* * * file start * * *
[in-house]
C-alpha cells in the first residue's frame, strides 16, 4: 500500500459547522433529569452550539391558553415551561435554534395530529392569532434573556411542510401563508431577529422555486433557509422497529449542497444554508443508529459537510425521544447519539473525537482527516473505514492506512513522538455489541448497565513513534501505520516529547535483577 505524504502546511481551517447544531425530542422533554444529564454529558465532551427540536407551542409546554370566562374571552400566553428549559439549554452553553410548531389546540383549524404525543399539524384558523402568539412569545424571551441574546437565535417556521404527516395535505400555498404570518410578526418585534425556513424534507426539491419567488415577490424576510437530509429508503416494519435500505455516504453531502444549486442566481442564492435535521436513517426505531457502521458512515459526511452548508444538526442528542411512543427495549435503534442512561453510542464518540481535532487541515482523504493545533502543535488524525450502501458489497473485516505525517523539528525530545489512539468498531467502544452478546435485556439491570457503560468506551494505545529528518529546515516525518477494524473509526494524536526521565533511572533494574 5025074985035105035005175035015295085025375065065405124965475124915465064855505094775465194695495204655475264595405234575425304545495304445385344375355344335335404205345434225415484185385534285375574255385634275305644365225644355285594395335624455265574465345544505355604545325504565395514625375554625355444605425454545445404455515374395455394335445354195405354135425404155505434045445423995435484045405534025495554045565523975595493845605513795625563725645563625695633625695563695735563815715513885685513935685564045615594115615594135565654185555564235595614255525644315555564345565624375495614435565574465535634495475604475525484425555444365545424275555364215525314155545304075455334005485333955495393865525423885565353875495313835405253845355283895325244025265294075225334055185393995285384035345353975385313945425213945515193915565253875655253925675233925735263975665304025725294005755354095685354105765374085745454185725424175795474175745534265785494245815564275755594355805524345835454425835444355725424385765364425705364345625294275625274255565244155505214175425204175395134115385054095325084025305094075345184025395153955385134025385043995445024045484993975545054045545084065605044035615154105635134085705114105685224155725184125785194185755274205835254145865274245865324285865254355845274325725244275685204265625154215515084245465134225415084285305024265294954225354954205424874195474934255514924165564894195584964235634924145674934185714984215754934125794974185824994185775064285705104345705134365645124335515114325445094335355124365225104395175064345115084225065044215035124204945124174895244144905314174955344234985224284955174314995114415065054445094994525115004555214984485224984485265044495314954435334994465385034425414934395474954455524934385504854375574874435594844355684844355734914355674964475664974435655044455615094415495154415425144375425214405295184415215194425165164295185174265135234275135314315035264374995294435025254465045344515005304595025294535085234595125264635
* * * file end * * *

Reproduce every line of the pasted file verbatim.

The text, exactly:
[in-house]
C-alpha cells in the first residue's frame, strides 16, 4: 500500500459547522433529569452550539391558553415551561435554534395530529392569532434573556411542510401563508431577529422555486433557509422497529449542497444554508443508529459537510425521544447519539473525537482527516473505514492506512513522538455489541448497565513513534501505520516529547535483577 505524504502546511481551517447544531425530542422533554444529564454529558465532551427540536407551542409546554370566562374571552400566553428549559439549554452553553410548531389546540383549524404525543399539524384558523402568539412569545424571551441574546437565535417556521404527516395535505400555498404570518410578526418585534425556513424534507426539491419567488415577490424576510437530509429508503416494519435500505455516504453531502444549486442566481442564492435535521436513517426505531457502521458512515459526511452548508444538526442528542411512543427495549435503534442512561453510542464518540481535532487541515482523504493545533502543535488524525450502501458489497473485516505525517523539528525530545489512539468498531467502544452478546435485556439491570457503560468506551494505545529528518529546515516525518477494524473509526494524536526521565533511572533494574 5025074985035105035005175035015295085025375065065405124965475124915465064855505094775465194695495204655475264595405234575425304545495304445385344375355344335335404205345434225415484185385534285375574255385634275305644365225644355285594395335624455265574465345544505355604545325504565395514625375554625355444605425454545445404455515374395455394335445354195405354135425404155505434045445423995435484045405534025495554045565523975595493845605513795625563725645563625695633625695563695735563815715513885685513935685564045615594115615594135565654185555564235595614255525644315555564345565624375495614435565574465535634495475604475525484425555444365545424275555364215525314155545304075455334005485333955495393865525423885565353875495313835405253845355283895325244025265294075225334055185393995285384035345353975385313945425213945515193915565253875655253925675233925735263975665304025725294005755354095685354105765374085745454185725424175795474175745534265785494245815564275755594355805524345835454425835444355725424385765364425705364345625294275625274255565244155505214175425204175395134115385054095325084025305094075345184025395153955385134025385043995445024045484993975545054045545084065605044035615154105635134085705114105685224155725184125785194185755274205835254145865274245865324285865254355845274325725244275685204265625154215515084245465134225415084285305024265294954225354954205424874195474934255514924165564894195584964235634924145674934185714984215754934125794974185824994185775064285705104345705134365645124335515114325445094335355124365225104395175064345115084225065044215035124204945124174895244144905314174955344234985224284955174314995114415065054445094994525115004555214984485224984485265044495314954435334994465385034425414934395474954455524934385504854375574874435594844355684844355734914355674964475664974435655044455615094415495154415425144375425214405295184415215194425165164295185174265135234275135314315035264374995294435025254465045344515005304595025294535085234595125264635